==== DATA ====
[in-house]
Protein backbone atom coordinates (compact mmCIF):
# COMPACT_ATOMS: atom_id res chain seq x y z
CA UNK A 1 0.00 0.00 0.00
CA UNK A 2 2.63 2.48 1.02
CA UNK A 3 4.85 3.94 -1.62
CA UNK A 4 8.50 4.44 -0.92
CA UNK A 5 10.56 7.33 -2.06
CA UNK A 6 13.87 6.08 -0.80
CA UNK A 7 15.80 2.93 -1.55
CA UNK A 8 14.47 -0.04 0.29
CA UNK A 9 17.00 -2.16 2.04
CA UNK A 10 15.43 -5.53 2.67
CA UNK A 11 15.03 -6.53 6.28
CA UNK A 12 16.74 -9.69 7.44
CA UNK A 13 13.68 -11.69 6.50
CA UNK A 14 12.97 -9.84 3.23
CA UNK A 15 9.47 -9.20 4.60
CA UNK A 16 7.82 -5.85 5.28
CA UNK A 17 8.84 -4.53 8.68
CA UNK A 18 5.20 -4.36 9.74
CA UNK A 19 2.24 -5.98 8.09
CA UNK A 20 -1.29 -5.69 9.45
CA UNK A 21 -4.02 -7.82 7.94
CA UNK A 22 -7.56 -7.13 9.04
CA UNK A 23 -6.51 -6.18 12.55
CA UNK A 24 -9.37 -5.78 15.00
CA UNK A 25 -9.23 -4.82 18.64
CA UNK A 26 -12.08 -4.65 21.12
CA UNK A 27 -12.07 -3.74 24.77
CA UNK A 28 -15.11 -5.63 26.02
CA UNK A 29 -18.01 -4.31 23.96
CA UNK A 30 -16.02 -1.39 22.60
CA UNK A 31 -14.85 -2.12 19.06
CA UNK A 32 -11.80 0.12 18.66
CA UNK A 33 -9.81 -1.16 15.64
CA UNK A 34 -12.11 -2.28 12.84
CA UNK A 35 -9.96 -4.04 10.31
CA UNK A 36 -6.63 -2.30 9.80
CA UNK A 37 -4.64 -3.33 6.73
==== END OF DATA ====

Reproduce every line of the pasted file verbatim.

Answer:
[in-house]
Protein backbone atom coordinates (compact mmCIF):
# COMPACT_ATOMS: atom_id res chain seq x y z
CA UNK A 1 0.00 0.00 0.00
CA UNK A 2 2.63 2.48 1.02
CA UNK A 3 4.85 3.94 -1.62
CA UNK A 4 8.50 4.44 -0.92
CA UNK A 5 10.56 7.33 -2.06
CA UNK A 6 13.87 6.08 -0.80
CA UNK A 7 15.80 2.93 -1.55
CA UNK A 8 14.47 -0.04 0.29
CA UNK A 9 17.00 -2.16 2.04
CA UNK A 10 15.43 -5.53 2.67
CA UNK A 11 15.03 -6.53 6.28
CA UNK A 12 16.74 -9.69 7.44
CA UNK A 13 13.68 -11.69 6.50
CA UNK A 14 12.97 -9.84 3.23
CA UNK A 15 9.47 -9.20 4.60
CA UNK A 16 7.82 -5.85 5.28
CA UNK A 17 8.84 -4.53 8.68
CA UNK A 18 5.20 -4.36 9.74
CA UNK A 19 2.24 -5.98 8.09
CA UNK A 20 -1.29 -5.69 9.45
CA UNK A 21 -4.02 -7.82 7.94
CA UNK A 22 -7.56 -7.13 9.04
CA UNK A 23 -6.51 -6.18 12.55
CA UNK A 24 -9.37 -5.78 15.00
CA UNK A 25 -9.23 -4.82 18.64
CA UNK A 26 -12.08 -4.65 21.12
CA UNK A 27 -12.07 -3.74 24.77
CA UNK A 28 -15.11 -5.63 26.02
CA UNK A 29 -18.01 -4.31 23.96
CA UNK A 30 -16.02 -1.39 22.60
CA UNK A 31 -14.85 -2.12 19.06
CA UNK A 32 -11.80 0.12 18.66
CA UNK A 33 -9.81 -1.16 15.64
CA UNK A 34 -12.11 -2.28 12.84
CA UNK A 35 -9.96 -4.04 10.31
CA UNK A 36 -6.63 -2.30 9.80
CA UNK A 37 -4.64 -3.33 6.73